Get dirty, have fun and grow more food with great gardening tips from real-life gardeners.
Gadioli are beautiful flowers. They come in many colors; some make bold, bright statements in single shades while others are craftily dabbled with more than one hue. In the south, where winters do not freeze the ground solid, they can live in place for decades.
In the north, where snow and cold dominate, they must be brought inside to survive.
In order to do this, there are several steps. First, the plants need to be dug up and placed in a breezy, shaded spot to cure. It's important not to let them freeze. Spread them out on newspapers. This triggers a mechanism within the gladioli that it is time to send all of their energy into the bulbs. It takes about ten days to two weeks for this process to occur.
Once they have cured, it will be easy to remove the bulbs from the stems. The stems will just break off with a little tug. Then, the old bulb will need to be removed from the new one. This is a shrunken version of the new bulb that lies on the bottom (see photo). Pry it loose so that the new bulb is free.
Next, put some wood chips in the bottom of a small or large pail—depending on the number of bulbs that you want to save. Arrange a row of bulbs on top of this layer but have them not touching each other.
Cover these bulbs with another layer of wood chips and repeat arranging more bulbs on top. Repeat this process until the bucket is full and cover with a lid. These bulbs can then be saved in a cool room that doesn't freeze or a root cellar.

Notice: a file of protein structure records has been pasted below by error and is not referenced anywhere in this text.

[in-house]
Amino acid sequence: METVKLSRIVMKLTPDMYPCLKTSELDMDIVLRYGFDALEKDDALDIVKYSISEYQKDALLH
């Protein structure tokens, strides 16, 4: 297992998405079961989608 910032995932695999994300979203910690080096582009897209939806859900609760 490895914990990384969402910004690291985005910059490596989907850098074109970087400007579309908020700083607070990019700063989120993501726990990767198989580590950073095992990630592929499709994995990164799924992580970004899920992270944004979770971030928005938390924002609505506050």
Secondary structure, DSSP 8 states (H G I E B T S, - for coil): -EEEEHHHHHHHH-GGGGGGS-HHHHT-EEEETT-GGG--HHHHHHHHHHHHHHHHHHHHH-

Come spring, they will be ready to replant. It's a good idea to plant them in a series rather than all together. Plant ten or twelve starting two weeks before the expected last frost. Wait ten days to two weeks and plant ten or twelve more. This way, you will have beautiful gladioli flowers all summer long.
Celeste Longacre and her husband, Bob, have lived sustainably for more than 35 years. They grow almost all of their vegetables for the year and preserve them by freezing, canning, drying and using a home -built root cellar. Celeste ferments much of the couple’s produce and makes her own sauerkraut, kimchee, and fruit and beet kvass. She is the author of Celeste’s Garden Delights and writes a gardening blog for The Old Farmer’s Almanac. For more information, visit Celeste’s website, and read all of her MOTHER EARTH NEWS posts here.
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